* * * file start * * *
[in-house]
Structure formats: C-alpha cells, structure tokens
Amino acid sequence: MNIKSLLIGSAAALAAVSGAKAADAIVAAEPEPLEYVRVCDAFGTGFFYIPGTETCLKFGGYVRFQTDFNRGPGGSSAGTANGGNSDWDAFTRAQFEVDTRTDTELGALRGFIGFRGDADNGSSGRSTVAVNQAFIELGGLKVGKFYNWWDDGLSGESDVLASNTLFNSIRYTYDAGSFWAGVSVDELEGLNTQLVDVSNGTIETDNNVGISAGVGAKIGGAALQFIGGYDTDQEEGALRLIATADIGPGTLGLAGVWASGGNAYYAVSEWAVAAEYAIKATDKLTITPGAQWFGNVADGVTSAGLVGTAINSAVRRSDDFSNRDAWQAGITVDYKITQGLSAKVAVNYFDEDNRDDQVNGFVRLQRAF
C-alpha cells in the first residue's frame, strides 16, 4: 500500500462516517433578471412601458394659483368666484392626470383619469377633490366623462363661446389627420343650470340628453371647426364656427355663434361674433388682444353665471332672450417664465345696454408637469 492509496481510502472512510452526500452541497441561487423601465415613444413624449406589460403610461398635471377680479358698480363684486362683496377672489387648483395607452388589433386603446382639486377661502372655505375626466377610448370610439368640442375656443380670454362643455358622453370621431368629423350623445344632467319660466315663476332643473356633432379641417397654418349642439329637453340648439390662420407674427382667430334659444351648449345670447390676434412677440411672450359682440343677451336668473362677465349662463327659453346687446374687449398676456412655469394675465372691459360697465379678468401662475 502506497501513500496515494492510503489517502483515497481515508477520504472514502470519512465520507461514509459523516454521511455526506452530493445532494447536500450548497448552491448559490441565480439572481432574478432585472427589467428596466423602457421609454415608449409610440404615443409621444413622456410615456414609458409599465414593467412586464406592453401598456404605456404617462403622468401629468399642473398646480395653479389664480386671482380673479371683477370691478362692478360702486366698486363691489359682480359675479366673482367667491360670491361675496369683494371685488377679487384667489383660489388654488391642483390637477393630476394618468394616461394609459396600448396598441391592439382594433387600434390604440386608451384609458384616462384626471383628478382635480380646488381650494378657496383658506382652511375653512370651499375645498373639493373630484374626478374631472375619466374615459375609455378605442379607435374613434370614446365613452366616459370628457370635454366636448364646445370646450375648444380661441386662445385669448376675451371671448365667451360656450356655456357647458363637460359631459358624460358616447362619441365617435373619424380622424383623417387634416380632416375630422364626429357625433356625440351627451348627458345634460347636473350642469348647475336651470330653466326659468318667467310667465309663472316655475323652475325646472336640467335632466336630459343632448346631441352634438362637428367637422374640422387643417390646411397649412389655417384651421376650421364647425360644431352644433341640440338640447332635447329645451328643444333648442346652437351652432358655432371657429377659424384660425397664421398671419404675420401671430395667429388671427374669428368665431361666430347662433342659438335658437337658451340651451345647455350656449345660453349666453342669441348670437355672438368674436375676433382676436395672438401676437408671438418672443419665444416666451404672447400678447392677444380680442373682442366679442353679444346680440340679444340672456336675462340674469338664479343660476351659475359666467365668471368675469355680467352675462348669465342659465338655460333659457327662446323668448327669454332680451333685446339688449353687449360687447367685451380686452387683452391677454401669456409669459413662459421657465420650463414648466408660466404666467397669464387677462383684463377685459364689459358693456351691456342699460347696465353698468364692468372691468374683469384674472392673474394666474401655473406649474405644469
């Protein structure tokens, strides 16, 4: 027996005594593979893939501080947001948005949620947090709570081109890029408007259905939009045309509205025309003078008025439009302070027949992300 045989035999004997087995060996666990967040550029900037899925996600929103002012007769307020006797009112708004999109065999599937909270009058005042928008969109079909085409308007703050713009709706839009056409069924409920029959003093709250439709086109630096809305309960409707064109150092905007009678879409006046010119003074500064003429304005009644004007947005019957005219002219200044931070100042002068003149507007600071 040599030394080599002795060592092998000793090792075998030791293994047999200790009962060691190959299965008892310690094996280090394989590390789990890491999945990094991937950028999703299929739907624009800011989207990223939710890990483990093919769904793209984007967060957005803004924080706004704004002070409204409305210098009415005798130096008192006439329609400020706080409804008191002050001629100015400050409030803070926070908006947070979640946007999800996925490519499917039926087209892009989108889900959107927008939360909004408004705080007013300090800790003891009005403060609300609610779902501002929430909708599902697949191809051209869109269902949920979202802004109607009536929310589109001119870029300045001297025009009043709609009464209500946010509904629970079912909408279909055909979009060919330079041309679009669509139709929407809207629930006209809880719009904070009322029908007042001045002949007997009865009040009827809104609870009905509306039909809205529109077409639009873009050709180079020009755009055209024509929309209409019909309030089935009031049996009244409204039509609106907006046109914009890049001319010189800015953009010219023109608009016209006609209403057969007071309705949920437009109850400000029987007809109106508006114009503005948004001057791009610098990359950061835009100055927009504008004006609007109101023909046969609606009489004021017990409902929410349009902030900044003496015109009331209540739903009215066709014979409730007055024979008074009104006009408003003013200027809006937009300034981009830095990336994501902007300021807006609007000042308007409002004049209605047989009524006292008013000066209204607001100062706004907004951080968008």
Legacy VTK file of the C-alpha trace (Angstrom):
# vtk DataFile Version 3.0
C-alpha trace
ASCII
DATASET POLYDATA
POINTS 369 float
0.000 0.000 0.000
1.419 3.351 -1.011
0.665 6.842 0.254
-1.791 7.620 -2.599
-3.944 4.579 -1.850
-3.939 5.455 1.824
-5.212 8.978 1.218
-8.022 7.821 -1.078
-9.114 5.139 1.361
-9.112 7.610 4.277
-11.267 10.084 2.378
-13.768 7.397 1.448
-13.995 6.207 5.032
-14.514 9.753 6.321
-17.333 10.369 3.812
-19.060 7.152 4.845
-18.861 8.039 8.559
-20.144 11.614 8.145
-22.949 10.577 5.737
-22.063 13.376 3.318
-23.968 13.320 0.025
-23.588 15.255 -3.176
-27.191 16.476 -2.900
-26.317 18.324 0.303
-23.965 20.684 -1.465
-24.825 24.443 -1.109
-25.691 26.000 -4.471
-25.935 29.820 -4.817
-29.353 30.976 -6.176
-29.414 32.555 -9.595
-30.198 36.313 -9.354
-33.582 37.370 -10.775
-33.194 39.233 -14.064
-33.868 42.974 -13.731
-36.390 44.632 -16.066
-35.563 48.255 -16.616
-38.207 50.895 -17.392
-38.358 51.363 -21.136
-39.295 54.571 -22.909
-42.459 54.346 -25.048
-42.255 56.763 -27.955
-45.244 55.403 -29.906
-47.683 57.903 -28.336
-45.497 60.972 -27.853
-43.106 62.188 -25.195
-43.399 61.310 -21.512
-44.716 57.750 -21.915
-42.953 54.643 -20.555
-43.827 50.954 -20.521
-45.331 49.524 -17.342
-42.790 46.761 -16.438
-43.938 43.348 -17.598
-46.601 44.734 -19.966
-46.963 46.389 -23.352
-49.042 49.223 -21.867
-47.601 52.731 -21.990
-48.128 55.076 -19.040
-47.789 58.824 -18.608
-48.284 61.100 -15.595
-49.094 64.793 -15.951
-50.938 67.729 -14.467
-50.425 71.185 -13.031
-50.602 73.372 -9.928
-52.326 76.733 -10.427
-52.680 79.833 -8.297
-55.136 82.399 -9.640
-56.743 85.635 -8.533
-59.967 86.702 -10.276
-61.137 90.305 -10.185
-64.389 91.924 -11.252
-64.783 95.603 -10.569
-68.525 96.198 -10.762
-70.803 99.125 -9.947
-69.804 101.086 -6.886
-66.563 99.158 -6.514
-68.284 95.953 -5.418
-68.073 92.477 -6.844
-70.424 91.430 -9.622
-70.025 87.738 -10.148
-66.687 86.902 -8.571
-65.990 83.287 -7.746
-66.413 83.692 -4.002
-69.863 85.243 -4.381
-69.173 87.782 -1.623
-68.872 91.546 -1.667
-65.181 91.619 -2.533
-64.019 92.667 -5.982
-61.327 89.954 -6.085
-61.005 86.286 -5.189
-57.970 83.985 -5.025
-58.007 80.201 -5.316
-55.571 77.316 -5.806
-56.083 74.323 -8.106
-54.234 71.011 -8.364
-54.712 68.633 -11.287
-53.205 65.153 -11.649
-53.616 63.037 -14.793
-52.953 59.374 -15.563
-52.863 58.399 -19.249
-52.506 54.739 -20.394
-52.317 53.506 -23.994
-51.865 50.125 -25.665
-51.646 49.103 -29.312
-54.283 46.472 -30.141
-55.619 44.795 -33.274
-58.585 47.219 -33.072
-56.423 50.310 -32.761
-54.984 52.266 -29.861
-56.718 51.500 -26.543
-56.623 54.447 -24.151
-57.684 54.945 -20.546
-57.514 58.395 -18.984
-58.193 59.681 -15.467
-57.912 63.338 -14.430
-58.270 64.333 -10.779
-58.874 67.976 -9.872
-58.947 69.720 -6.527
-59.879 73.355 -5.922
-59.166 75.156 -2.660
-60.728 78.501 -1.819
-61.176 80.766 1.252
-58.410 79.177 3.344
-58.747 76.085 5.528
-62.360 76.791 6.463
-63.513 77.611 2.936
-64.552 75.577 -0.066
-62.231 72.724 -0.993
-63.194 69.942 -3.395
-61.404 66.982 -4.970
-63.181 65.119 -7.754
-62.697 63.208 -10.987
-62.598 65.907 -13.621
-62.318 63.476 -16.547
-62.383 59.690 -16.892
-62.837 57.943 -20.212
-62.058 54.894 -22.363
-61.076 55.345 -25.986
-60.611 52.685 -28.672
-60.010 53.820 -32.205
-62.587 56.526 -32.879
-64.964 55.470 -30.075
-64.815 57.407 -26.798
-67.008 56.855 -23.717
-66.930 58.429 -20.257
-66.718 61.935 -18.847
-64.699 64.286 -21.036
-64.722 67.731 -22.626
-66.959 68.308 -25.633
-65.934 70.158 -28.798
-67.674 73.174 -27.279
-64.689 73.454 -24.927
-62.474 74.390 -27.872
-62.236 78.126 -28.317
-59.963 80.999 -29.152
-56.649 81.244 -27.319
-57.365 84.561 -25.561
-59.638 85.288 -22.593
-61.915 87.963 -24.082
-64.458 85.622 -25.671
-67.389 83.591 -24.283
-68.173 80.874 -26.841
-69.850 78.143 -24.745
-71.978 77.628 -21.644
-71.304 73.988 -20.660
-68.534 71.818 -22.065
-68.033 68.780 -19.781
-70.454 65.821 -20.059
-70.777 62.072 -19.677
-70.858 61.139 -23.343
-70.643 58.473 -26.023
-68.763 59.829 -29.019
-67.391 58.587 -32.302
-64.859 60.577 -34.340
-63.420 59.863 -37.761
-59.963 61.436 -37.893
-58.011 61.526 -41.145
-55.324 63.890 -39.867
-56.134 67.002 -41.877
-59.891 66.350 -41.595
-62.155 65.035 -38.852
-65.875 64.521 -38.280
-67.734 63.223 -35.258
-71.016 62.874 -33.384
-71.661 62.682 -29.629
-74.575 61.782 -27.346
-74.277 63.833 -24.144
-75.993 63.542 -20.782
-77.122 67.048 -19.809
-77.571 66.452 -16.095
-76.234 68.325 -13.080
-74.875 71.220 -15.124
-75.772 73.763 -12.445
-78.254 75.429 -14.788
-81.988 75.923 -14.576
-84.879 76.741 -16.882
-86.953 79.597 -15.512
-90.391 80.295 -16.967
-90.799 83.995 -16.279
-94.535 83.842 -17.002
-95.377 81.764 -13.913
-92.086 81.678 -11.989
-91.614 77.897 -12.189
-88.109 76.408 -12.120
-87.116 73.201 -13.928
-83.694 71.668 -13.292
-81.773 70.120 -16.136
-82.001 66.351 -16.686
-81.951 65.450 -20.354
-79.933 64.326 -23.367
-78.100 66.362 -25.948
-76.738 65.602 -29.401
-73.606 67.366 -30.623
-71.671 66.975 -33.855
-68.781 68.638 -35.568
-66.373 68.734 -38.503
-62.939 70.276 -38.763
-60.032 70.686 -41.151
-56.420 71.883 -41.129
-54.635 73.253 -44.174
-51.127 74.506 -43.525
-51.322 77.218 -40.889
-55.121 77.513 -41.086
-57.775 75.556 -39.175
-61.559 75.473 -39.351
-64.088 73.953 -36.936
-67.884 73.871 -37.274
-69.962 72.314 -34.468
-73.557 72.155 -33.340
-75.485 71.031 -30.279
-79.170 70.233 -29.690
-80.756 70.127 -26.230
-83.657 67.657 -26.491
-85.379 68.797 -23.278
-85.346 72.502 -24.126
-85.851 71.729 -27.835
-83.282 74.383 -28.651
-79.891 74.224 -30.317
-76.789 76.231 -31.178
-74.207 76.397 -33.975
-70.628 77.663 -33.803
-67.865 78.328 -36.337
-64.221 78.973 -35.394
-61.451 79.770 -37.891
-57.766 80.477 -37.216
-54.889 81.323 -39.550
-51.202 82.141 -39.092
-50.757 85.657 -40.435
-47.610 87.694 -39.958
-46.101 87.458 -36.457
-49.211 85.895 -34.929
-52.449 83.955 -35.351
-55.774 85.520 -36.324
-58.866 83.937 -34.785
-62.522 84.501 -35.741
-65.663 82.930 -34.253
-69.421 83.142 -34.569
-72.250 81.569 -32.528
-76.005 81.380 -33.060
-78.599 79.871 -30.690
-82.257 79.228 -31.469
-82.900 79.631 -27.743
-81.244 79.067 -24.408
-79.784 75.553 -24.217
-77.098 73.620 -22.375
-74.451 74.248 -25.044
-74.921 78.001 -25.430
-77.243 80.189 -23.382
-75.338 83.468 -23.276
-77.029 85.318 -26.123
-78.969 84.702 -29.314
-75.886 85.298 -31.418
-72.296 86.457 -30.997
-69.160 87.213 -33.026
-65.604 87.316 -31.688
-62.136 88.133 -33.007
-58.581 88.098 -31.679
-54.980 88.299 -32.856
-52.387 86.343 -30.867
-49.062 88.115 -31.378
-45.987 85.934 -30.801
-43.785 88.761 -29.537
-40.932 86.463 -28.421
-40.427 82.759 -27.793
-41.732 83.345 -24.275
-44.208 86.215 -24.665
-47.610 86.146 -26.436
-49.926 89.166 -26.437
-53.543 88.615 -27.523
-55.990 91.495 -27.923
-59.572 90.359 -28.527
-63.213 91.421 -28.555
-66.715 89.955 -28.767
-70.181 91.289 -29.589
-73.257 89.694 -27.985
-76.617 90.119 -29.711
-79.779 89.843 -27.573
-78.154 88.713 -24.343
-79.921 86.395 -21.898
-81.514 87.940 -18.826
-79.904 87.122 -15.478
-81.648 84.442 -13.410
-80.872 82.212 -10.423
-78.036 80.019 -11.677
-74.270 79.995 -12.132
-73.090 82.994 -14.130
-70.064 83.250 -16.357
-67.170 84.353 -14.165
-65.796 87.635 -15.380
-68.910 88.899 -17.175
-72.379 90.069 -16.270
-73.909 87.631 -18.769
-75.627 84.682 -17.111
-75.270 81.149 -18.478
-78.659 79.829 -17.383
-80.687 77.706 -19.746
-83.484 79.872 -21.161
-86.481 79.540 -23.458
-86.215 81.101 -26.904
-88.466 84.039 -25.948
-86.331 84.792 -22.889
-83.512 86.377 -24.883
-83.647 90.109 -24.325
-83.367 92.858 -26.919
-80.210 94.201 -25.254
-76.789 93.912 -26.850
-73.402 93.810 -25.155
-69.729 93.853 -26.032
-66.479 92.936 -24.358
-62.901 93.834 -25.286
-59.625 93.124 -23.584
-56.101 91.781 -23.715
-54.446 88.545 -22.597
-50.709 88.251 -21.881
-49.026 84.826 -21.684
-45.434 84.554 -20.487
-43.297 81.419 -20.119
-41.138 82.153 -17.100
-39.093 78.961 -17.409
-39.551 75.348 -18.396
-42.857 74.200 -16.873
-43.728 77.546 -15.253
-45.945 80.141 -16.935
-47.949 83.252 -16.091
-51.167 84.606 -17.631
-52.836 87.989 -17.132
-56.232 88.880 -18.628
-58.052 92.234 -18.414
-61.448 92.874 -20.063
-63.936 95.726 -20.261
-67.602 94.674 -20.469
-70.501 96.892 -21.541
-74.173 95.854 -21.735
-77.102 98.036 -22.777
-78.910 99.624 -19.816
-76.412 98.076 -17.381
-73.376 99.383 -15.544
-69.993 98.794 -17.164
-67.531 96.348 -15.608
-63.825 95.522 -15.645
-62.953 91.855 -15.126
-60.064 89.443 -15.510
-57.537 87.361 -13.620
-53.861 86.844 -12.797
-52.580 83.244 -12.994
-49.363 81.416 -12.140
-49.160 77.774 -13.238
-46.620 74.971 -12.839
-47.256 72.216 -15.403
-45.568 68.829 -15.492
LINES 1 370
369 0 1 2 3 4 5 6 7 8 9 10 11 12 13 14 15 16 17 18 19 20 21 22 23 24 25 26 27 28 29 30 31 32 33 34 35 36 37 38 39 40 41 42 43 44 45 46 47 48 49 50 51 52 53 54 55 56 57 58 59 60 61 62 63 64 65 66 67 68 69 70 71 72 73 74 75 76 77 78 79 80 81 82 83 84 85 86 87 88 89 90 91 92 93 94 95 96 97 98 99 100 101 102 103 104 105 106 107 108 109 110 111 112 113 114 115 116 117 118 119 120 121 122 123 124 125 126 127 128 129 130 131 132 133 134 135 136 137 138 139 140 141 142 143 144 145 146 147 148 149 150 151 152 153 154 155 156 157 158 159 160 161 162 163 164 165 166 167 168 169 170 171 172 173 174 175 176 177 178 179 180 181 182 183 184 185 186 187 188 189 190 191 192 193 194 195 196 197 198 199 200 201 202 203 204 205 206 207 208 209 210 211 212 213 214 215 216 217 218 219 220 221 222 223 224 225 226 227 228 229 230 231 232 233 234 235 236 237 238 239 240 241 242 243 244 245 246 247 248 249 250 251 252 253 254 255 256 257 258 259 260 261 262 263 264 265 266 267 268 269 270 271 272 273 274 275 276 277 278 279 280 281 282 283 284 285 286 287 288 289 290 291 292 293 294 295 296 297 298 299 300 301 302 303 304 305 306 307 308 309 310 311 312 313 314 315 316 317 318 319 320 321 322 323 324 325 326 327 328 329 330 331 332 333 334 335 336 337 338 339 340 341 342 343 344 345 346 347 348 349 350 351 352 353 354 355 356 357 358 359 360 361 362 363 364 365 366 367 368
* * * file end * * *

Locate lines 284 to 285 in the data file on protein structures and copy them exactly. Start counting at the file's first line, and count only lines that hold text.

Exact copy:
-69.160 87.213 -33.026
-65.604 87.316 -31.688